2013 Americana Music Festival and Conference: A Newcomer’s Impressions
For a native New Yorker, strolling through downtown Nashville after dark is an unforgettable experience. The air is thick with southern humidity and the smell of fried food. Neon signs from dozens of honkytonks and barbecue joints light up the sidewalks, while a heady mix of singers, guitars and fiddles tickles the ears. Hipsters with multiple tattoos and piercings stroll alongside traditionalists sporting leather boots and Stetsons. Every few minutes, the bass rumble of a V-twin engine announces that another chromed and custom painted Harley Davidson is cruising off into the night. All of the five senses merge into a distinct feeling of excitement that is unlike anything I’ve experienced in the boroughs of New York City.
Nashville was the perfect location for the Americana Music Association’s annual festival and conference. To a newcomer like myself, the four day extravaganza offered a musical mix that was every bit as spine tingling as Nashville’s 4th and Broadway on a Friday night. While the Americana scene has always welcomed a diverse array of alt country musicians and singer songwriters, a recent embrace of blues and roots rock has stirred a healthy dose of spice into the gumbo. Delbert McClinton’s roadhouse grit, Dr. John’s hoodoo mystique and the fiery musicianship of the North Mississippi Allstars mixed with the softer, introspective style of artists like Holly Williams and Shovels & Rope to form a heady brew that was greater than the sum of its parts.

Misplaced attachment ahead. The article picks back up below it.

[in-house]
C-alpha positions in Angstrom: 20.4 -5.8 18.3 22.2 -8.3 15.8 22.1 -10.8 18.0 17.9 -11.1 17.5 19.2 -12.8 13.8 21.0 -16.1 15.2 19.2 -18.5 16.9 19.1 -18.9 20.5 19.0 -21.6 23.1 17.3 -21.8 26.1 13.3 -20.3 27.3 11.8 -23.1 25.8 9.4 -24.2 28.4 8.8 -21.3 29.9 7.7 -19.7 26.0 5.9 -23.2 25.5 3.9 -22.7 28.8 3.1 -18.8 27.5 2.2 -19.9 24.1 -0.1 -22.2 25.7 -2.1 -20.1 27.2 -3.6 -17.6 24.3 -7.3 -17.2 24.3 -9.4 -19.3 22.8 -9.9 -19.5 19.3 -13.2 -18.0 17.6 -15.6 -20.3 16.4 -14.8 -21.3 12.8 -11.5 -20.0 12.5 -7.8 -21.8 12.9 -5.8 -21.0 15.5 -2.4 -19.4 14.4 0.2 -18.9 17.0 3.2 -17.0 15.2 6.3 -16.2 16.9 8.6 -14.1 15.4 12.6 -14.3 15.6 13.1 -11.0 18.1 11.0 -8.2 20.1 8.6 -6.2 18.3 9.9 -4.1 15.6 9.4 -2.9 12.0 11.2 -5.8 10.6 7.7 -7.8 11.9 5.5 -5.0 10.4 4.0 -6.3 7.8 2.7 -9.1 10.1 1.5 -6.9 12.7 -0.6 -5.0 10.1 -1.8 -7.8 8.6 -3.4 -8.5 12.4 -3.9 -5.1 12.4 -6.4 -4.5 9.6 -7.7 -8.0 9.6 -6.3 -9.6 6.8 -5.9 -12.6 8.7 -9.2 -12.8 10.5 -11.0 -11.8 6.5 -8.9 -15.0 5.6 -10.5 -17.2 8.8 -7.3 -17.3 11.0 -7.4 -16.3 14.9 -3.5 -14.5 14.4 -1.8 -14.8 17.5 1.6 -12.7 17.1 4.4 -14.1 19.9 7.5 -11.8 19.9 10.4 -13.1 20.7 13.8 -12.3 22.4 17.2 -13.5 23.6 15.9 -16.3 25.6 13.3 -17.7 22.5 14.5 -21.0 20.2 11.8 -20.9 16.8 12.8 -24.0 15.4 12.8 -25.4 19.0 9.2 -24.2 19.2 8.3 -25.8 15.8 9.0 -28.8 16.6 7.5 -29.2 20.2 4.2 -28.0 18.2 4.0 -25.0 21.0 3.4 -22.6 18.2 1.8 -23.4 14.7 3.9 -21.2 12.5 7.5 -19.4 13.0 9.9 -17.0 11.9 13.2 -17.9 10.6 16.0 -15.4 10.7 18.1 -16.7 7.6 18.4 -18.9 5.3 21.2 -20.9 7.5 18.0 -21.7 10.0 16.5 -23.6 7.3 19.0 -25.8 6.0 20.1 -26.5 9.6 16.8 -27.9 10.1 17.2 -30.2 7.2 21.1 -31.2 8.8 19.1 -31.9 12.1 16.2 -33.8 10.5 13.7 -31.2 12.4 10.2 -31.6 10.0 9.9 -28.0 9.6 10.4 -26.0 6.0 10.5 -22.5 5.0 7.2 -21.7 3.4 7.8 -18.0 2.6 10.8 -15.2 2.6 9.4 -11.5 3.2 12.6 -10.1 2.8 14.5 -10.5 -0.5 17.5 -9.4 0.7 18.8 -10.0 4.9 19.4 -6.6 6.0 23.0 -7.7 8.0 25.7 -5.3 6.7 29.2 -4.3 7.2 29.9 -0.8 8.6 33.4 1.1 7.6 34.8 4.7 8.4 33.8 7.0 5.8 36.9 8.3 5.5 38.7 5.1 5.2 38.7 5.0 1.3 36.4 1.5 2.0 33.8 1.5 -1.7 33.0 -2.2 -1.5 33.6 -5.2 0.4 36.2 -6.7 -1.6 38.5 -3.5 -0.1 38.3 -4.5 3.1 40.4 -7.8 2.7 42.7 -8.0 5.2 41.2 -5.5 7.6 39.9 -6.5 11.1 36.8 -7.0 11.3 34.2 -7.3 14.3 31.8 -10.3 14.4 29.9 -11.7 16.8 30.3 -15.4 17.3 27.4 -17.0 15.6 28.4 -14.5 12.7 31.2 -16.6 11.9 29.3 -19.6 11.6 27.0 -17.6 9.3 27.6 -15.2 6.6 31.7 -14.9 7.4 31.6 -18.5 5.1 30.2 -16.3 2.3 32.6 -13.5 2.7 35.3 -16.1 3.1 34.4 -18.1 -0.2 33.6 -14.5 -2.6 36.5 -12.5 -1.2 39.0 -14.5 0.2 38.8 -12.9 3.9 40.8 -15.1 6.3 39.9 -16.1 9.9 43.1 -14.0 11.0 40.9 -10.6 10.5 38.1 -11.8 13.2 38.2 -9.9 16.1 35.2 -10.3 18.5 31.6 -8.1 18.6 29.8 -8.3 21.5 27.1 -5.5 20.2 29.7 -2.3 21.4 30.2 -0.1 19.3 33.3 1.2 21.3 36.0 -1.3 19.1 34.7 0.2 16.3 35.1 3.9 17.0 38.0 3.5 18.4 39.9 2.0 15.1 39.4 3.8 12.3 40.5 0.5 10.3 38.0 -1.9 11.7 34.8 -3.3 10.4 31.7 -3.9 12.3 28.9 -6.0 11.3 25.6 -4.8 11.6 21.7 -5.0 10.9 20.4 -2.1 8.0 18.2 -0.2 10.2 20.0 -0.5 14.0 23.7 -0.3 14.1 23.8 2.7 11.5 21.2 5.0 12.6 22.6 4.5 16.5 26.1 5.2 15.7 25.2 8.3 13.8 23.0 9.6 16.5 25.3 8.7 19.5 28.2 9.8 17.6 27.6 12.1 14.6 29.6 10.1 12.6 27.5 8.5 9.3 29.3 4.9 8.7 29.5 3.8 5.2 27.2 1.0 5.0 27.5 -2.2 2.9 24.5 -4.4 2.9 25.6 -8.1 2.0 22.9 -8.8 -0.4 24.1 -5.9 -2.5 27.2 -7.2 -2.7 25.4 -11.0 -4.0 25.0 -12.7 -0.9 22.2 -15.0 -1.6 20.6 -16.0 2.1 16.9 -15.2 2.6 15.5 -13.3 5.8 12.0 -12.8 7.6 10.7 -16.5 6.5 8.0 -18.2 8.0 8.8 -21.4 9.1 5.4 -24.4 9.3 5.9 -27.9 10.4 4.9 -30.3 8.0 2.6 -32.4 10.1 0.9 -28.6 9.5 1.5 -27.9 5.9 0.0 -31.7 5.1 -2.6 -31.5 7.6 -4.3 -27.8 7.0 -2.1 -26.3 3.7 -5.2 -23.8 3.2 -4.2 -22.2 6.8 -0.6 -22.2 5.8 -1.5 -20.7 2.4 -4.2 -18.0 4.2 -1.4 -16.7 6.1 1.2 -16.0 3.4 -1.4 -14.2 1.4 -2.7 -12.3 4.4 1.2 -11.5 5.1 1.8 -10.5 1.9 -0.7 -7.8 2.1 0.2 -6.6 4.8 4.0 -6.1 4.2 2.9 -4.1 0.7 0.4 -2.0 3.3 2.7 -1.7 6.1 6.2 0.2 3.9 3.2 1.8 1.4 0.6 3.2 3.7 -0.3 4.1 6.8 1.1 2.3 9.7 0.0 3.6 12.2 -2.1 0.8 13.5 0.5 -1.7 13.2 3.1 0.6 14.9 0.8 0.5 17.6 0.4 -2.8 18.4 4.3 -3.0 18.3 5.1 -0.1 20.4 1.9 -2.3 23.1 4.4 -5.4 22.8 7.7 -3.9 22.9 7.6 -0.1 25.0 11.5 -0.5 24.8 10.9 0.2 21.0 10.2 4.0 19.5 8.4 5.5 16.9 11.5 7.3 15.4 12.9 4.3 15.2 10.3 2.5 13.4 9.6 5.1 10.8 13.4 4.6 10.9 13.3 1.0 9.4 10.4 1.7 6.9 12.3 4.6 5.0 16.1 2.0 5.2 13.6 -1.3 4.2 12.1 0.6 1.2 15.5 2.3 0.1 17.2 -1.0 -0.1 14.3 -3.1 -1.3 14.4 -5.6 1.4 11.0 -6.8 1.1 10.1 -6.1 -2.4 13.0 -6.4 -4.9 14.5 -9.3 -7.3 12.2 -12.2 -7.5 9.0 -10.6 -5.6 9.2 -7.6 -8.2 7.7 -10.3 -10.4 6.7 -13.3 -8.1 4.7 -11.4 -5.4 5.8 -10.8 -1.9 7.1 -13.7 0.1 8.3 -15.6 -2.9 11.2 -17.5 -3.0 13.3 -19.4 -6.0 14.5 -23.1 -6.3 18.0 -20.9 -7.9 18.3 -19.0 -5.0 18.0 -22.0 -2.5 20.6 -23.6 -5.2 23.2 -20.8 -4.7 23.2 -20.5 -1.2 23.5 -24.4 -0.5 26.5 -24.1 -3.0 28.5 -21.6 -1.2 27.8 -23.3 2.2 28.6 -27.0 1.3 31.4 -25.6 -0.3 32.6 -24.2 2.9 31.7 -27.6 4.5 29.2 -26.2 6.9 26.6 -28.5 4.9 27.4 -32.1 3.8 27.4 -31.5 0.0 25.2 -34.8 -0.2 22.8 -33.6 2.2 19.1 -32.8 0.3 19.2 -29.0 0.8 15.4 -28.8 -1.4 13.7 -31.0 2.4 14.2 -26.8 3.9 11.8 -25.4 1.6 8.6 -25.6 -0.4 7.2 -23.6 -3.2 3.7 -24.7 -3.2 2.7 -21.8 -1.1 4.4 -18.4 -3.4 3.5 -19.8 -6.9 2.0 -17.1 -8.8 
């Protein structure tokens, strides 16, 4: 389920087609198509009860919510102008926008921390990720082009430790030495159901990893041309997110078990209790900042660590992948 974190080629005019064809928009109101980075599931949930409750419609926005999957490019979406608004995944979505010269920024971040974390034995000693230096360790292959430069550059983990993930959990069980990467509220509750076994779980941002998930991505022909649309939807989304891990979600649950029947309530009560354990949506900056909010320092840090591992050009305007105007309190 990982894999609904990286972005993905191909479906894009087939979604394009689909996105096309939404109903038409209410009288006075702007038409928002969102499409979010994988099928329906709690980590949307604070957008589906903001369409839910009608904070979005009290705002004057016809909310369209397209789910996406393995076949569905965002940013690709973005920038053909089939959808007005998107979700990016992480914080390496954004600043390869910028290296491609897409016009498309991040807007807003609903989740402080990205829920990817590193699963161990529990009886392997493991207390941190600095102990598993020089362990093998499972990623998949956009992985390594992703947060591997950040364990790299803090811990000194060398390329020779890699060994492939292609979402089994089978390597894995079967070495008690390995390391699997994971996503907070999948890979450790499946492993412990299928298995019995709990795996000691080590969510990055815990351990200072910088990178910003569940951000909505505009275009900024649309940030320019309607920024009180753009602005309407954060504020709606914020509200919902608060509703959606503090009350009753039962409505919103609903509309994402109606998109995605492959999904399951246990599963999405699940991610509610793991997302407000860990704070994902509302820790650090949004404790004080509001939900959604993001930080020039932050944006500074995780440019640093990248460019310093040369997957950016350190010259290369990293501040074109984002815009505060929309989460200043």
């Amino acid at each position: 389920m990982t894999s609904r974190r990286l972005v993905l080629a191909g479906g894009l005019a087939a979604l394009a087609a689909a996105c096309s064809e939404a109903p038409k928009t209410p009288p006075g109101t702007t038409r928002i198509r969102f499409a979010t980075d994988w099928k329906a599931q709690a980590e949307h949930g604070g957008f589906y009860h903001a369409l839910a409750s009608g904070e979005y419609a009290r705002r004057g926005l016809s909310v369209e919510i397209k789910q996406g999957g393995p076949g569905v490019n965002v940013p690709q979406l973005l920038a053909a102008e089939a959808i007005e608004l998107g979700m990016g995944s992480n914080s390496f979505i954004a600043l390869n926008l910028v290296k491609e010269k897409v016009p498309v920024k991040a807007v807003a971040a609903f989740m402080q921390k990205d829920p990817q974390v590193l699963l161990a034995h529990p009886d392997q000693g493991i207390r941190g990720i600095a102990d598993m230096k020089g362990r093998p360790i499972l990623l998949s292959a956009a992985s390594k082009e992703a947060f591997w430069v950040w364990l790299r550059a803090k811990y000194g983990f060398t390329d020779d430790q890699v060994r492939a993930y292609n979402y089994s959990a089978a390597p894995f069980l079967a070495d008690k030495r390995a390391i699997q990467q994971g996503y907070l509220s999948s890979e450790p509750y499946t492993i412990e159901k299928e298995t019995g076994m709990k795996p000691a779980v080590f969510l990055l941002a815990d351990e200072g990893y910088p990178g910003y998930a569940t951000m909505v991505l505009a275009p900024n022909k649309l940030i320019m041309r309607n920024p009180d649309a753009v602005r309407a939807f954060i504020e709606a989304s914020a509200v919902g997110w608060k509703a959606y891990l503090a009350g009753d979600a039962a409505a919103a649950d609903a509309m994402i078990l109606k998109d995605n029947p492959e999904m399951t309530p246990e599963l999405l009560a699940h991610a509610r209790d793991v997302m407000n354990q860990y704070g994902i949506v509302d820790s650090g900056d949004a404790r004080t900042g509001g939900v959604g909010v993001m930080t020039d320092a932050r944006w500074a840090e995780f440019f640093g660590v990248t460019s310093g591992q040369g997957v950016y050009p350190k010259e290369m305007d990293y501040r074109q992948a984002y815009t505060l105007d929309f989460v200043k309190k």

At the stunning Ryman auditorium, awards show host Jim Lauderdale remarked, “We in Americana take our history seriously.” Later that evening, New Orleans legend Dr. John and Grateful Dead lyricist Robert Hunter both received lifetime achievement awards. Hunter received one of the evening’s most heartfelt standing ovations after a solo performance of “Ripple.” Holly Williams, who accepted a President’s Award for grandfather Hank Williams, touched souls with her rendition of “I’m so Lonesome I Could Cry.”
The awards show wasn’t the only example of the Americana movement’s deep appreciation of its musical roots. Over four days of workshops, panel discussions and performances, the musical past and future of New Orleans was a special focus. A lively discussion presented in conjunction with Oxford American Magazine discussed the post Katrina New Orleans music scene. Panelists, including musician Susan Cowsill and columnist Alison Fensterstock, remained optimistic that the many young artists emerging out of contemporary New Orleans will respect and uphold the Crescent City’s rich musical heritage. Journalist John Swenson hosted a book signing where he read excerpts from “New Atlantis,” his moving account of musicians’ efforts to preserve New Orleans’ culture in the wake of Katrina. By far, the most memorable tribute to New Orleans was Nick Spitzer’s live interview with Dr. John. The venerable pianist reminisced about his formative encounters with Professor Longhair, and even played a few songs on the piano conveniently set up onstage. Hearing a legendary musician perform solo acoustic material in such an informal, intimate setting was a rare treat.
For this lifelong blues fan, one of the most memorable experiences took place the night before the conference kicked off. A visit to Printer’s Alley took me to the Bourbon Street Blues and Boogie Bar. While I was enjoying my first ever plate of fried alligator, Nashville bluesman Whitey Johnson was joined onstage by Delbert McClinton and Glen Clark. The duo, who had also arrived the night before the conference, performed a few songs from their new album “Blind, Crippled and Crazy.” Spontaneity, a sense of history and the blending of musical genres – what occurred that night in a small blues joint seemed to sum up everything the Americana scene stands for. While the mainstream music industry continues its morbid preoccupation with Justin Beiber’s hair and Miley Cyrus’ posterior, the Americana movement is a much needed breath of fresh air. The 2013 Americana Music Festival Conference was my first, and it’s fair to say the experience made me a fan for life. See you in Nashville next September!